What's the news?
Huge news this: car manufacturing is coming back to Ireland after a near 40-year hiatus. Electrifi, part of the Crowley Carbon group, is investing €50 million over three years to develop a range of seriously high-performance electric cars. What's more, its base is the Powerscourt Estate in Co. Wicklow, where it hopes to have a factory up and running by the end of the year.
Electrifi is the brain-child of Norman Crowley, originally a West Cork man (just over the road from the ancestral home of Henry Ford himself), with several highly successful businesses already under his belt and the recent recipient of 2019 Green Leader Award for his contribution to sustainability in Ireland.
Crowley said: "The global market opportunity in electric vehicles is predicted to top over $500 billion between now and 2025. This potential for transformative change creates huge opportunities for both new and existing players in the automotive sector. I believe a revived car manufacturing industry in Ireland could easily employ more than 30,000 people and has the potential to generate annual revenues of over €10 billion for the Irish economy.
"Who would have envisaged 30 years ago that our technology sector would employ almost 300,000 people in Ireland, and be seen as a global centre of excellence?" he added.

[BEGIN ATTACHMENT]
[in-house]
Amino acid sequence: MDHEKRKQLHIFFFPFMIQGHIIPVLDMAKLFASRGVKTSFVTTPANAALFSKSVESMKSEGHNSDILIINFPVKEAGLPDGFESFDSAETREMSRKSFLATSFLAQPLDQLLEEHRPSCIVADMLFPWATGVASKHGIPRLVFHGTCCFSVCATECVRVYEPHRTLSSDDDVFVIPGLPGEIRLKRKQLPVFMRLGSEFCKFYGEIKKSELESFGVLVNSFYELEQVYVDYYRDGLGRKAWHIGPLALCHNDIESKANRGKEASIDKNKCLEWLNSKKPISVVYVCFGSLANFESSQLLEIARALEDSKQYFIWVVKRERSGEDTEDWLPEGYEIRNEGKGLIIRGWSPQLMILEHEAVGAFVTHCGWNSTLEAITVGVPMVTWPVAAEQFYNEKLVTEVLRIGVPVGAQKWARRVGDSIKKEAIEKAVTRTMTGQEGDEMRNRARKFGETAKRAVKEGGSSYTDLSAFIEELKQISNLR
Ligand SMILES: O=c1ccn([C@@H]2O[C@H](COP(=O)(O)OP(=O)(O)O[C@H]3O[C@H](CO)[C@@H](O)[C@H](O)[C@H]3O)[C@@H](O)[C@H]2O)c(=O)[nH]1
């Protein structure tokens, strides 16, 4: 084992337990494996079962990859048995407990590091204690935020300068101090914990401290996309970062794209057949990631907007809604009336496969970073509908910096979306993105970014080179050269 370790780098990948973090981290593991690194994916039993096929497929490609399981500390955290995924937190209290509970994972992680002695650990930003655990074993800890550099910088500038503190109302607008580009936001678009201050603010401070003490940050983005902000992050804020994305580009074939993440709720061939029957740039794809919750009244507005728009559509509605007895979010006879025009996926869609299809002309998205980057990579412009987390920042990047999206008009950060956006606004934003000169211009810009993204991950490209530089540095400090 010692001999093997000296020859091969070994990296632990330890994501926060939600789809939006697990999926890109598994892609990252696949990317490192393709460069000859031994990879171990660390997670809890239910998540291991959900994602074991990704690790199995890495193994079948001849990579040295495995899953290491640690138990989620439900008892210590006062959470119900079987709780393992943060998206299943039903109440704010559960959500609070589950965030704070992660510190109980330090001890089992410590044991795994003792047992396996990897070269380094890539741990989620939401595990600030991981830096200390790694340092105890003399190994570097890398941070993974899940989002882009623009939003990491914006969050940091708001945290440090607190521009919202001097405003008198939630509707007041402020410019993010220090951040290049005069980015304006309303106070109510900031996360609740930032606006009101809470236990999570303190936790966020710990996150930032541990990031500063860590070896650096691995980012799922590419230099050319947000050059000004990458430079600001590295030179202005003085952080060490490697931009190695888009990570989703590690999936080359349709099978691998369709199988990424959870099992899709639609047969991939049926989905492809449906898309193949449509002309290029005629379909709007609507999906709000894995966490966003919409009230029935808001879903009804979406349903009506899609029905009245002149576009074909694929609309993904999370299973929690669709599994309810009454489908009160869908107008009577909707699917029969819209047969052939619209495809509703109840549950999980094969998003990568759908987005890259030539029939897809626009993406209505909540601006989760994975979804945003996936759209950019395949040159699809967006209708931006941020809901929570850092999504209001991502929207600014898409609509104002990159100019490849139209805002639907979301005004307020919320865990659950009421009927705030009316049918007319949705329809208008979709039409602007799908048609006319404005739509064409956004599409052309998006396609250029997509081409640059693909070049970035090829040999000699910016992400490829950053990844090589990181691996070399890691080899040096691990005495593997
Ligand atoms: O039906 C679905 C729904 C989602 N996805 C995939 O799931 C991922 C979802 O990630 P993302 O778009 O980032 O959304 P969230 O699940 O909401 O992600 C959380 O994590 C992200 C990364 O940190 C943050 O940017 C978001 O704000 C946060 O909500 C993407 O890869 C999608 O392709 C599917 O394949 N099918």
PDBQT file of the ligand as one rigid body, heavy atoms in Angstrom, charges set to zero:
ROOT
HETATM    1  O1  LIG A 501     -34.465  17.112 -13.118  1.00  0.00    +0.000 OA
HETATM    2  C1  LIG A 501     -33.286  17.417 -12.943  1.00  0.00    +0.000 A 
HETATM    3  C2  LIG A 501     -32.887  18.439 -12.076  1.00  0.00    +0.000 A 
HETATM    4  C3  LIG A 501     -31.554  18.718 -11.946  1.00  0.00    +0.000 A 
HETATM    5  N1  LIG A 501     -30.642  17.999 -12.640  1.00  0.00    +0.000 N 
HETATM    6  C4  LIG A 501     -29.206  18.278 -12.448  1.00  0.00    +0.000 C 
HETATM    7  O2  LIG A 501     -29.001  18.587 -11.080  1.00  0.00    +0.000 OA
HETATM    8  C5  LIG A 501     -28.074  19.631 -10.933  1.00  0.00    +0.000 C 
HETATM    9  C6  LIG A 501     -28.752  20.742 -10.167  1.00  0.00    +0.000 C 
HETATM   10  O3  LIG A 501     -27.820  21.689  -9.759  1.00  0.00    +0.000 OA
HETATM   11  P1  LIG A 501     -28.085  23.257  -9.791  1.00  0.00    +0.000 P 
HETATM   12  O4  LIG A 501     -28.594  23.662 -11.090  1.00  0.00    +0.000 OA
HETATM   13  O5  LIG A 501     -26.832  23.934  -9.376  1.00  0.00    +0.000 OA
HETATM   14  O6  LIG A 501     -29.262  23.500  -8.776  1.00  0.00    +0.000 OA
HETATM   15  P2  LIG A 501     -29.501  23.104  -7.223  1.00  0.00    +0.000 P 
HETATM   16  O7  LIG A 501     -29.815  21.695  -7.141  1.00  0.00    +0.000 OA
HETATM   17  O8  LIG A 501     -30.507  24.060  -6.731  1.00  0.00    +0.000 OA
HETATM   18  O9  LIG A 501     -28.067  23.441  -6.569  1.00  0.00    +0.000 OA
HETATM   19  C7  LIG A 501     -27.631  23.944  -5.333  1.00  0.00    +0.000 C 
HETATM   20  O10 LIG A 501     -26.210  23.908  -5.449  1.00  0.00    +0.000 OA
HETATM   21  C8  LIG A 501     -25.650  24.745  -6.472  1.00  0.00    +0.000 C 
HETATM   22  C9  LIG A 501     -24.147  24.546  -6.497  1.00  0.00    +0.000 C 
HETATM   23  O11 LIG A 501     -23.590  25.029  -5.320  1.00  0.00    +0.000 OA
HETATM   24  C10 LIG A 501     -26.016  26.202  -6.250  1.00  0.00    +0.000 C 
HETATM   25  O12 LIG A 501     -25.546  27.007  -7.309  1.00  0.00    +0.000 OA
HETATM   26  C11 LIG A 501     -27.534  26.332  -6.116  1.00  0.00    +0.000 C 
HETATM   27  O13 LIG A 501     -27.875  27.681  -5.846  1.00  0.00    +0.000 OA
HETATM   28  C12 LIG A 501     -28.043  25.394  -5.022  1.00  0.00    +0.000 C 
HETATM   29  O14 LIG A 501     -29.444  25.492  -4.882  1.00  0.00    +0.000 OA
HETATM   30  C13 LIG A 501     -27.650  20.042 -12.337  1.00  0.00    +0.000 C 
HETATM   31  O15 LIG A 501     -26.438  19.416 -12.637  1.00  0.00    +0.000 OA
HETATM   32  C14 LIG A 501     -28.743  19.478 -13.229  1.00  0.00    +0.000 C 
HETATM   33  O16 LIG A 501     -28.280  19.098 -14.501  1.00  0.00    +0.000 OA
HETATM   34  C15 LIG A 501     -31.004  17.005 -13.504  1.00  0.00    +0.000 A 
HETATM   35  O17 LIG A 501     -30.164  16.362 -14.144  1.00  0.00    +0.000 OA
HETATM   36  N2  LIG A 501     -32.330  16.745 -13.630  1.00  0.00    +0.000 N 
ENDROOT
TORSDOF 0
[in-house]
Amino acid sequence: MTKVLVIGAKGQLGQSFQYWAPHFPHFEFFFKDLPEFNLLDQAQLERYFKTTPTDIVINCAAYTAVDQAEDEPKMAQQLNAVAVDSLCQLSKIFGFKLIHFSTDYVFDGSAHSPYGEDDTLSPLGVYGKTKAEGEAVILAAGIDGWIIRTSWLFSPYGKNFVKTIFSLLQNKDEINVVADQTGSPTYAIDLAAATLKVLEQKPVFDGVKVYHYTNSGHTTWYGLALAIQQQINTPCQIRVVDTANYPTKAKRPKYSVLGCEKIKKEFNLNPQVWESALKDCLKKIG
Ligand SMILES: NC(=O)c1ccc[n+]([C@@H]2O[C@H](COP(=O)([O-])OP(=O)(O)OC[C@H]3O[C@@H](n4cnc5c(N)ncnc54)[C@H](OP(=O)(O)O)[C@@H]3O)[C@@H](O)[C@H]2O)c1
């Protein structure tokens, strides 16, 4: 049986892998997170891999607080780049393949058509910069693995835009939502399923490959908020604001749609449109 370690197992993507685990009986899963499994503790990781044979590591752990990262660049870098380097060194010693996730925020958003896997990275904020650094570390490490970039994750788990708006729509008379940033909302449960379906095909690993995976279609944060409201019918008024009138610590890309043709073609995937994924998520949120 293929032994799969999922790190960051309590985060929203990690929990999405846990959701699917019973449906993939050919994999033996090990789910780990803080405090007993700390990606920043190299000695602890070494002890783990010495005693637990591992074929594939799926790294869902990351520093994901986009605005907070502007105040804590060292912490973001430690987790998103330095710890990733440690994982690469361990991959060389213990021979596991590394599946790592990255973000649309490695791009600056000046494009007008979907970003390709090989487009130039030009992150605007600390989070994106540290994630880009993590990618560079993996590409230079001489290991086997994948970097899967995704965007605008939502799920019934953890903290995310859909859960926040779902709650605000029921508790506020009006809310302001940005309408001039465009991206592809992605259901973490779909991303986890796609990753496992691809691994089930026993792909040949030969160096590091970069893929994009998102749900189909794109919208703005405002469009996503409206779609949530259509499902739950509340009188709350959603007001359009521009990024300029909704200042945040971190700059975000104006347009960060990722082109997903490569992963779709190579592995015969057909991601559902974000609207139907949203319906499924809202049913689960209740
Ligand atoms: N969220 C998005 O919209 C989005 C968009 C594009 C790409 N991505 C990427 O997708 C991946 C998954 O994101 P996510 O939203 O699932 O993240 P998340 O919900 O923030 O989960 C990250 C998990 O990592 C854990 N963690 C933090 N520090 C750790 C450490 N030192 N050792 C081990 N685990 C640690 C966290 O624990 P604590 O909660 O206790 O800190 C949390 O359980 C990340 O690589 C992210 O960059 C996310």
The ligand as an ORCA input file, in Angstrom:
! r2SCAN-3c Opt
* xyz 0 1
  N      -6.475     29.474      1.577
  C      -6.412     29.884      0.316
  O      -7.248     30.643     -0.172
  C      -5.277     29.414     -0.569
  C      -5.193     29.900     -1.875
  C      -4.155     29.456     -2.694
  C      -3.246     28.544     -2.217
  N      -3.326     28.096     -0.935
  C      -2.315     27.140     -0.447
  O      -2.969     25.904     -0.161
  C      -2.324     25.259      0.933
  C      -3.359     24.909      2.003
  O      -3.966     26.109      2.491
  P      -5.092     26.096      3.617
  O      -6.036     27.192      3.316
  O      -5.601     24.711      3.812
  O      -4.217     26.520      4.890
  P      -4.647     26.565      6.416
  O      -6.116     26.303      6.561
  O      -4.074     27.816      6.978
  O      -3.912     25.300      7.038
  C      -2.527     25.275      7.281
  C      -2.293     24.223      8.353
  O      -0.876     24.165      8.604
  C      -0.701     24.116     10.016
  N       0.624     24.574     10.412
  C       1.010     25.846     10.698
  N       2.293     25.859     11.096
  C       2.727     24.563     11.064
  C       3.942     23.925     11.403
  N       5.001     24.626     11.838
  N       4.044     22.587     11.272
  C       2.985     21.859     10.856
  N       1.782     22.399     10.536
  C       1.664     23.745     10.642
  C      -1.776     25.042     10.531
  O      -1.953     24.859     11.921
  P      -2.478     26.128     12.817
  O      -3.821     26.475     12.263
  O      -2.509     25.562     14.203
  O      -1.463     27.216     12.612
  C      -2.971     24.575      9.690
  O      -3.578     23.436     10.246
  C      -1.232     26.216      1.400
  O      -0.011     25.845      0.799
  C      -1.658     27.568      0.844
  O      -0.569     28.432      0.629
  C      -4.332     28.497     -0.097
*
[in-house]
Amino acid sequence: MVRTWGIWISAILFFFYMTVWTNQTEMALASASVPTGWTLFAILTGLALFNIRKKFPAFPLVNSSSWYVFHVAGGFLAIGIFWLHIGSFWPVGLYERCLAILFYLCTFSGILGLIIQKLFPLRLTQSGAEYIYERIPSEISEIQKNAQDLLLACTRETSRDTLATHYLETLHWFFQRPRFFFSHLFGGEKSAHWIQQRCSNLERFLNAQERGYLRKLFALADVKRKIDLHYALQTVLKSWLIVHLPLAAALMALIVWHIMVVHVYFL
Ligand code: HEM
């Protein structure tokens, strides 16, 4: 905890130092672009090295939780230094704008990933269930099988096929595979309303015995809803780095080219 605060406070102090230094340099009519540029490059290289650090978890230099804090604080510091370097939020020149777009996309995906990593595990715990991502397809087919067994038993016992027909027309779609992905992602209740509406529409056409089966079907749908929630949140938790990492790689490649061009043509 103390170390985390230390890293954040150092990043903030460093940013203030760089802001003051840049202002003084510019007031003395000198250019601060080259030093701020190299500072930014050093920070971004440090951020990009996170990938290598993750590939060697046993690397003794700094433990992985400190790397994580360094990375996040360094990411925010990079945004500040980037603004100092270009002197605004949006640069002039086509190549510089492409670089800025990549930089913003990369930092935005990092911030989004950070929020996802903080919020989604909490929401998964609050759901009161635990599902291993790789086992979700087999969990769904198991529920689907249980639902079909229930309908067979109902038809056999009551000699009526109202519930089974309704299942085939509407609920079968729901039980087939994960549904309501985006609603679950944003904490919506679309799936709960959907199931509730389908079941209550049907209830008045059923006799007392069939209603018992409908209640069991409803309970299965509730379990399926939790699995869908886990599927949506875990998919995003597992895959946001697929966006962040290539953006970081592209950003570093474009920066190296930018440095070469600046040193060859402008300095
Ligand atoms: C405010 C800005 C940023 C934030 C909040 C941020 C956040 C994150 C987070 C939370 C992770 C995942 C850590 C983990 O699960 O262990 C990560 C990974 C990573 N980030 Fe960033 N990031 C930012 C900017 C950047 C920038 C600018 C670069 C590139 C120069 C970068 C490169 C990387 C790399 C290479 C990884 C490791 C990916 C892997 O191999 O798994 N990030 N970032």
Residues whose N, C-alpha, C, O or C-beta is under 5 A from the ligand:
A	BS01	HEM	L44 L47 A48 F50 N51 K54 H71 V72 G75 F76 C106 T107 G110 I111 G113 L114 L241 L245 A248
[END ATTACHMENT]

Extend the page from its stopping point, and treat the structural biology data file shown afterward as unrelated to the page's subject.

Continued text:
In terms of plans for new EVs, Electrifi has already 'acquired a strategic stake' in Wales-based Electric Classic Cars, helping it get off the ground quickly, and it has an 18-month backlog of orders from owners of classic cars that want to convert them to full electrification. But that is only the starting point. The next step will be a range of high-end electric sports cars, styled after automotive icons, but built from the ground up using the expertise of Prodrive in the bespoke chassis, with battery and motor technology from Tesla. These cars will cost in the region of €750,000 apiece, so Electrifi expects to export the finished cars to the UK, Middle East and the USA in the main, though it also plans to open a showroom in Wicklow and allow visitors to see the cars in production. In time, it is hoped that the manufacture of electric cars costing closer to €30,000 will be feasible.
Minister Simon Harris, who announced the investment and unveiled an electrified Fiat 500 today in Powerscourt, said: "I am delighted to welcome this €50 million investment in Co Wicklow's Crowley Carbon. As local TD and Government Minister, I am really delighted to see such sustainable investment going into our County. I want to congratulate Norman and all at Crowley Carbon and Electrifi for another fantastic enterprise and wish them every success."
Pictured is a Ferrari 308 GTS converted by Electrifi, with CEO Norman Crowley.